Putting the message on the bottle

Jones Soda has always been a bit of an unusual company. After all, how many soft drink companies can offer you a blue bubble gum soda with unusual photographs on the label? And now, that photograph can be of you.

Using a new Web site, myjones.com, juiced by Lotus Domino, the company has developed an interactive environment where customers can send in their electronic photographs and comments, and order a case of customized bottles for a special occasion.

First a little history. Jones Soda is an ex-Vancouver now Seattle-based soft drink maker which created a niche for itself by making unusual flavoured sodas with bottle labels featuring photographs sent in by its customers. Out of the tens of thousands of photographs submitted each year, the company chose around a thousand to be put on the labels.

According to Peter van Stolk, president of Jones, the company wanted to offer an alternative for those whose photos weren’t chosen.

“What [the thousands of photographs received] showed us was people wanting to personalize the product for themselves,” he said. Thus the idea to create myjones.com.

The problem was the immense challenge of putting a classical brick and mortar site on-line. “If you think of it, there probably isn’t a worse business model for the Internet than beverages,” van Stolk said. The beverage industry requires a complex distribution chain, the product is heavy and shipped in extremely breakable containers.

In order to solve these problems, Jones Soda contacted Pacific Coast Information Systems, a Vancouver-based solutions provider. For van Stolk, one of the parameters was for the entire solution to be Web-based.

“If we are going to play on the Internet we better play well, we can’t just be half-assed at it,” he said.

Vaclav Vincalek, president of Pacific Coast, said “[The problem] was unique because nobody ever asked about this stuff before.”

Claudine Simard, national technology manager for Lotus Domino in Toronto, agreed. She said a site like myjones.com was a little more complex than usual. Multiple databases – customer, product and distribution – had to be linked.

Simard also added that workflow collaboration between consumers, Jones Soda, the cyber-stores and UPS was also necessary.

Given the demands of the myjones site, Vincalek said Domino was the only solution to fit the bill. “There isn’t [another] product out there on the market which, in one package, would do this for you. Also, a very important advantage for us is that Domino can run all the Java infrastructure, because the whole back end for myjones.com is written in Java.”

Another goal of van Stolk’s was a highly scaleable system, according to Vincalek. He said that if today Jones can handle 1,000 requests then tomorrow it should be able to handle 10,000. This all fits in perfectly with Domino, according to Simard. “[Domino] can be a one-server solution or a 10,000 server solution, it is incredibly scalable.”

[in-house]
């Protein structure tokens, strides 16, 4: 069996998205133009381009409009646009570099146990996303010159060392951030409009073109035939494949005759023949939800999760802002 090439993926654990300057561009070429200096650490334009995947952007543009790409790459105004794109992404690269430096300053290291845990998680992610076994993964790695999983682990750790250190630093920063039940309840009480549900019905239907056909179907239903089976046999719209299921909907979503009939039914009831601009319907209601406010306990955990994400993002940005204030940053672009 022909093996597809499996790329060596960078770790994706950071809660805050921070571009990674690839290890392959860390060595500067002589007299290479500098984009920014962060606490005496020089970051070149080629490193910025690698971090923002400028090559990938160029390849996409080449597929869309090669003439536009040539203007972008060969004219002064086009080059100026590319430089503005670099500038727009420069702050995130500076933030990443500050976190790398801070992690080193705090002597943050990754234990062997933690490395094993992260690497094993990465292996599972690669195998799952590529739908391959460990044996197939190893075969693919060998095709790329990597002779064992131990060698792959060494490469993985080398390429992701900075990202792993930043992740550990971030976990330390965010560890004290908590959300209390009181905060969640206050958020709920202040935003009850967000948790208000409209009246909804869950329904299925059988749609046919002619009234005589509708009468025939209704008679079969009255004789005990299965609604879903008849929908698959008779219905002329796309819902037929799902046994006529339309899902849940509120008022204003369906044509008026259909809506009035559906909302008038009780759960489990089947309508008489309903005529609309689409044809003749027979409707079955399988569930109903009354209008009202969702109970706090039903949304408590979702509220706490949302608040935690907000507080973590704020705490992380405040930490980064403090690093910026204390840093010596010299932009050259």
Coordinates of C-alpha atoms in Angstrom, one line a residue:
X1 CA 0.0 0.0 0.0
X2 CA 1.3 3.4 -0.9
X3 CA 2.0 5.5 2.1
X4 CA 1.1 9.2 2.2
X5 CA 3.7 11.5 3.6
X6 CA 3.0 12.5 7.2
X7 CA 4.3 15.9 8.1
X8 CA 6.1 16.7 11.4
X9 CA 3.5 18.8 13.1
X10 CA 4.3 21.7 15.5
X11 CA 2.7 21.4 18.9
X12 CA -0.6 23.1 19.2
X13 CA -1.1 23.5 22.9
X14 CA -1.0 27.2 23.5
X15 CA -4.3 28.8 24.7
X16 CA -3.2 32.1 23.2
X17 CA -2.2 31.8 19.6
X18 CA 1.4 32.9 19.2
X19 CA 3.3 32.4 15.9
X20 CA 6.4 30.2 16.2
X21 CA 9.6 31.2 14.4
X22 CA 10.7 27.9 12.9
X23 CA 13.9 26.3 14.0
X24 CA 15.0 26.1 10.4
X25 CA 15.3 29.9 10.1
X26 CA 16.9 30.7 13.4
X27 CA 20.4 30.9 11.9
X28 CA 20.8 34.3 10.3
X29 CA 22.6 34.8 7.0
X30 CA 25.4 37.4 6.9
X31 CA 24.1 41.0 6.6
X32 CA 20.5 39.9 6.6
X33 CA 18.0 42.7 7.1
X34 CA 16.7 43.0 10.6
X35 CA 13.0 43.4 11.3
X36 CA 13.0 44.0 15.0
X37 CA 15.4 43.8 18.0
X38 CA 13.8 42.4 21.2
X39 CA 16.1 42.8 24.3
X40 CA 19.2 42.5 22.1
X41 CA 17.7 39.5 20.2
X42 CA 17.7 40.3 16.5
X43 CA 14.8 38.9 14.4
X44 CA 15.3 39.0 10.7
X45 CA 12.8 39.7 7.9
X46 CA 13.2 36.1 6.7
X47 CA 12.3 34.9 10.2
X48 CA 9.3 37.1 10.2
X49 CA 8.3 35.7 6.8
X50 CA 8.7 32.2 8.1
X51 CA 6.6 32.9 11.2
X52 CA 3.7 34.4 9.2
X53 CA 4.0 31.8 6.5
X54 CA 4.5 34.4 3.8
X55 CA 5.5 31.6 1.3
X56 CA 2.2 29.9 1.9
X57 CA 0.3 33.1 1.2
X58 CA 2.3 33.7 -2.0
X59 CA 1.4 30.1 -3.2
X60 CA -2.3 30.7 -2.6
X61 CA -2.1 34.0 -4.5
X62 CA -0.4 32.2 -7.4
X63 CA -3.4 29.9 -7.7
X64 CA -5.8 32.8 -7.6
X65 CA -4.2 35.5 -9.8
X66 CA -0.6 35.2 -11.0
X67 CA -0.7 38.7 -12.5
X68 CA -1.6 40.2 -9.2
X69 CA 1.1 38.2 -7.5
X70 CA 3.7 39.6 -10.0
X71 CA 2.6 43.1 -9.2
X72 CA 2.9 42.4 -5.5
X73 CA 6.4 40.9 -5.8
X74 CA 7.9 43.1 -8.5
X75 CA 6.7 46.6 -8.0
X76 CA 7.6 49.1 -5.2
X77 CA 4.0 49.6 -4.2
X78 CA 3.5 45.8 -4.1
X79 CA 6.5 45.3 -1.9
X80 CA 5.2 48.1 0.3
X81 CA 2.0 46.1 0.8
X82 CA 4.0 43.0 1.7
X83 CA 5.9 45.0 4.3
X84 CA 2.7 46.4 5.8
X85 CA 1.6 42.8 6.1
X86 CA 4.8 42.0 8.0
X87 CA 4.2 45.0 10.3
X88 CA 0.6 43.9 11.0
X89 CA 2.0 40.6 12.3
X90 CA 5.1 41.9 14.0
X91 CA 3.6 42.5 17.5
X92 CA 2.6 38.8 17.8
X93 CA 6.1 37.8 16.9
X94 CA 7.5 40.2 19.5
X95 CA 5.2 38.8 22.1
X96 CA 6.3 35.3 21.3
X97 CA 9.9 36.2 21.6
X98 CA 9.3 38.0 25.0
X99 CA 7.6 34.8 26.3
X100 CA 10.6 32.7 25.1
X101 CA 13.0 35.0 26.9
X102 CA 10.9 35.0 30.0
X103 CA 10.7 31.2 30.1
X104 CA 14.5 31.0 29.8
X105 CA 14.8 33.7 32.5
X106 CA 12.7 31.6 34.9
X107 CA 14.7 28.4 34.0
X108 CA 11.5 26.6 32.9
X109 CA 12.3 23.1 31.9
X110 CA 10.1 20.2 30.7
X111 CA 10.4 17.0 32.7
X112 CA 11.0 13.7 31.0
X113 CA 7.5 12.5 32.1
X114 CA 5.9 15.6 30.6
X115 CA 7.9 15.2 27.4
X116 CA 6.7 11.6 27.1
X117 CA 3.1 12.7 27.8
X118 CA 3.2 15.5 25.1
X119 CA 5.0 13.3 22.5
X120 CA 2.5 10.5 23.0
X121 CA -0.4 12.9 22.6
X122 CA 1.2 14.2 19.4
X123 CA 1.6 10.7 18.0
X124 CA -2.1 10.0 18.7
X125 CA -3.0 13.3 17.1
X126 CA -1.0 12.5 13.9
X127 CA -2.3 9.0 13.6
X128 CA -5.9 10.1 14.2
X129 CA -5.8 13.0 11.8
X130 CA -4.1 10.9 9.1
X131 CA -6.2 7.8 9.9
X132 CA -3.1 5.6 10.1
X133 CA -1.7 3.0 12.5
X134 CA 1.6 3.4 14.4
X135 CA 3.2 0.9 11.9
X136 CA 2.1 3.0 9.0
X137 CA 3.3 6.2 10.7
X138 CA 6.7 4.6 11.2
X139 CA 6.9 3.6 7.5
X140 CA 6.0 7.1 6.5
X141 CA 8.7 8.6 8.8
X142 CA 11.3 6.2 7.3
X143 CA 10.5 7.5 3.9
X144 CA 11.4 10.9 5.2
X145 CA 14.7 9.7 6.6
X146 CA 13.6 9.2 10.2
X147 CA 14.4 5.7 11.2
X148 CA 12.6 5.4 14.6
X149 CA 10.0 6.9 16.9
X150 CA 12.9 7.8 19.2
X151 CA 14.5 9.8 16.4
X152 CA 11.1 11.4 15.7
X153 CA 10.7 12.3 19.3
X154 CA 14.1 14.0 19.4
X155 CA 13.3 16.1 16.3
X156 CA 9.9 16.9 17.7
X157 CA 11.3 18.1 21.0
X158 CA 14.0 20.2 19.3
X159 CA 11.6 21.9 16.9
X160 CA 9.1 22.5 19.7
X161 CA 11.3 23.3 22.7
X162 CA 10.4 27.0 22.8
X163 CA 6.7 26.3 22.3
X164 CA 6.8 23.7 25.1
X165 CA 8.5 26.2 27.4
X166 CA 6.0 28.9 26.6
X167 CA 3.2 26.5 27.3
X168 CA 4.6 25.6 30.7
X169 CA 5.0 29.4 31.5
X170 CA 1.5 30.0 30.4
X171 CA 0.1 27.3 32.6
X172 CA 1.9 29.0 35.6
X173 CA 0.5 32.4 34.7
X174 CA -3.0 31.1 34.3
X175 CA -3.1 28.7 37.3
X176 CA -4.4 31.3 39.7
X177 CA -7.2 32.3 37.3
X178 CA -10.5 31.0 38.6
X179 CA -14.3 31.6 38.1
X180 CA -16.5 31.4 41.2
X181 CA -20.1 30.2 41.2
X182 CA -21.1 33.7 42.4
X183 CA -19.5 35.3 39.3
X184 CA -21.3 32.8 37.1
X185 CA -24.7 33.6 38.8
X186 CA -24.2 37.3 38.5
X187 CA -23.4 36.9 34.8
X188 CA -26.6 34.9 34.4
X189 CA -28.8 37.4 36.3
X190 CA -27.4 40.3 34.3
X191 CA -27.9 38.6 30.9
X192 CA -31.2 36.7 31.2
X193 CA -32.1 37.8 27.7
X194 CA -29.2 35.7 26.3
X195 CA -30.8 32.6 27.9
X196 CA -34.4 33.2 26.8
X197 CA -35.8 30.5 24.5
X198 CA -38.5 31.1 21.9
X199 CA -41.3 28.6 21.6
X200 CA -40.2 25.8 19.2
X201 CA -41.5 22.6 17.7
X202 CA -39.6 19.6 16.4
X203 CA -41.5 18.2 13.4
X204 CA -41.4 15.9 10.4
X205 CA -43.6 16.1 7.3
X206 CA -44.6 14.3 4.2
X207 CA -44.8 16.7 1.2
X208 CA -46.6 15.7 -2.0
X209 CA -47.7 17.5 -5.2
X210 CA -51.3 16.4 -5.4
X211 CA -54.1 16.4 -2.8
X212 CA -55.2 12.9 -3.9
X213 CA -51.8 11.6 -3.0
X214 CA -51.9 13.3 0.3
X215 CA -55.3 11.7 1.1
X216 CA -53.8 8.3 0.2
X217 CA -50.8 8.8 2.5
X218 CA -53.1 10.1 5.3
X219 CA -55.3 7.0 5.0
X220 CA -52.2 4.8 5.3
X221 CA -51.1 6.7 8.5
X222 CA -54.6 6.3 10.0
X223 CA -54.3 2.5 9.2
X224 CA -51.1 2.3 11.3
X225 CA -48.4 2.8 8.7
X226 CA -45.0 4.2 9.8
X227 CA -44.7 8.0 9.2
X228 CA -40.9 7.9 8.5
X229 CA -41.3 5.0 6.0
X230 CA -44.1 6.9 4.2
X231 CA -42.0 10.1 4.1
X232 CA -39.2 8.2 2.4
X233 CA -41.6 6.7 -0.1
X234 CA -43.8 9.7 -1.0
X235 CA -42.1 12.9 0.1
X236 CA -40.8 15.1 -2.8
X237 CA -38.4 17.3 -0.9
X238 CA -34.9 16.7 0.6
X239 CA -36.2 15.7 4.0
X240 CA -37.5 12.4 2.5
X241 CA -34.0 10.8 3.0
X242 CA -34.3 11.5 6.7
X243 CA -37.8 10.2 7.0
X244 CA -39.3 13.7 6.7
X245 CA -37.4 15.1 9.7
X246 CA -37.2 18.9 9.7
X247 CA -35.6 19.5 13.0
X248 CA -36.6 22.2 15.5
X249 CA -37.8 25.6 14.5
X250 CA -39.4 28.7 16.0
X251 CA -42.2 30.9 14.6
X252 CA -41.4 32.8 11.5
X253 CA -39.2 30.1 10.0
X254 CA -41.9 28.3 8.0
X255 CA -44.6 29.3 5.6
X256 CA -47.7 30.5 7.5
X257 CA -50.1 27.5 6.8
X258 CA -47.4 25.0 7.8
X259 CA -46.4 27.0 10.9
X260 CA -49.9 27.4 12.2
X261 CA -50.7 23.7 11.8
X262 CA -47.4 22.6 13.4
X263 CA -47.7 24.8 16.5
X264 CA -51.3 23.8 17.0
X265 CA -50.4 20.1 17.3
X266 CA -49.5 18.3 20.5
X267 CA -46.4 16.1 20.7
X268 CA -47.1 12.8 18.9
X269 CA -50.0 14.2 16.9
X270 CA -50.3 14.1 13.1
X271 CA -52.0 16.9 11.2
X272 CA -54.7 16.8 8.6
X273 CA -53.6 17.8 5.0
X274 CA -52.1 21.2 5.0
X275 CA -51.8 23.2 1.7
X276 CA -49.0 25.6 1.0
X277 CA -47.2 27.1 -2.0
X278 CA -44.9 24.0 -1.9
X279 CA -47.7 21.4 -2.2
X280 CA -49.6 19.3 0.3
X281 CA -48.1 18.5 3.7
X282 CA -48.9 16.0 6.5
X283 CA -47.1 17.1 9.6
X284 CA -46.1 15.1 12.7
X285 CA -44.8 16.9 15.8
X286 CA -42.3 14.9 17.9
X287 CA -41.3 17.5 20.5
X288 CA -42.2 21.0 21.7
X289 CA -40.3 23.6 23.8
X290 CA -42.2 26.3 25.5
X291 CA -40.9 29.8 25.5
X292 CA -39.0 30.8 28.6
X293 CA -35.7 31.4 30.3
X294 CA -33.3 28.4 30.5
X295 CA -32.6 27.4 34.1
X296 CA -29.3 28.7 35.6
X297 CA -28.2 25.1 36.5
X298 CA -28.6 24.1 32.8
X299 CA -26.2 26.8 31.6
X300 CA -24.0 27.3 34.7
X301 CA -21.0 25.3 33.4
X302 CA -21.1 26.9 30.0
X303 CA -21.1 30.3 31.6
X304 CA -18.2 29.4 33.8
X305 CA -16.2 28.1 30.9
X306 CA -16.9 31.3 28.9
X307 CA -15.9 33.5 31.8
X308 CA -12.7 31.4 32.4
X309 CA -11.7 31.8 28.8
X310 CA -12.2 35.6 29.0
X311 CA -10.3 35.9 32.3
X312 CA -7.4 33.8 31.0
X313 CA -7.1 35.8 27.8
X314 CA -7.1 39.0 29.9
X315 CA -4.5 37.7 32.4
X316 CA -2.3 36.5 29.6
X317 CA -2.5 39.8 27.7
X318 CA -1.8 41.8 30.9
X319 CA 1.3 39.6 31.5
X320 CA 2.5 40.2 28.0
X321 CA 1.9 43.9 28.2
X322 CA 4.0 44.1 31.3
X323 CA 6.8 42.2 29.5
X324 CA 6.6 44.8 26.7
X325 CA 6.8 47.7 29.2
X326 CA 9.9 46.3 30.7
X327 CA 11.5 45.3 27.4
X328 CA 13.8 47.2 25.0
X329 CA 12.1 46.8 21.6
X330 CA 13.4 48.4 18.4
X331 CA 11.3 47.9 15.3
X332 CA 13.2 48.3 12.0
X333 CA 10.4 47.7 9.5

She also added Domino is Web-enabled. “It uses native Web protocol instead of being Web compatible,” she said, adding Domino uses pure HTML instead of HTML conversion, and the messaging platform is native SMTP as opposed to using an acquired SMTP gateway.

Last year Lotus released version R5, which is what Jones Soda is using on its site.

Getting everything up and running took about a year. Last September the process got down to the nitty gritty and Jones had a pre-launch in January. A lot of the issues were not just technological but also logistical, according to Vincalek.

van Stolk said the solution is basically divided into two business models. Everything up to and including the filling of the pop bottles follows a traditional brick and mortar business model. At this point it moves to an e-commerce model. Stolk added that traditional soft drink companies choose locations based on populations but for e-business companies it is easier to be near transportation hubs like UPS.

After bottling, the personalized shipment is moved to a fulfilment centre, the printed labels are brought in and put on the bottles and “UPS takes if from there,” Stolk said.

In the future, the plan is to put printers in each of the five bottling plants to make the process more streamlined and to get the last five per cent of the system onto the main server, according to Vincalek. As it stands now the label template is in QuarkXpress running on a Macintosh.

Though Jones Soda is using the Internet to bridge the gap between the brick and click world, it is still a soft drink-maker at heart. “This is not about a dot-com company. This is about a brick company using the technology that is available to dot-coms and marrying it to a system that works for the consumer,” Stolk said.

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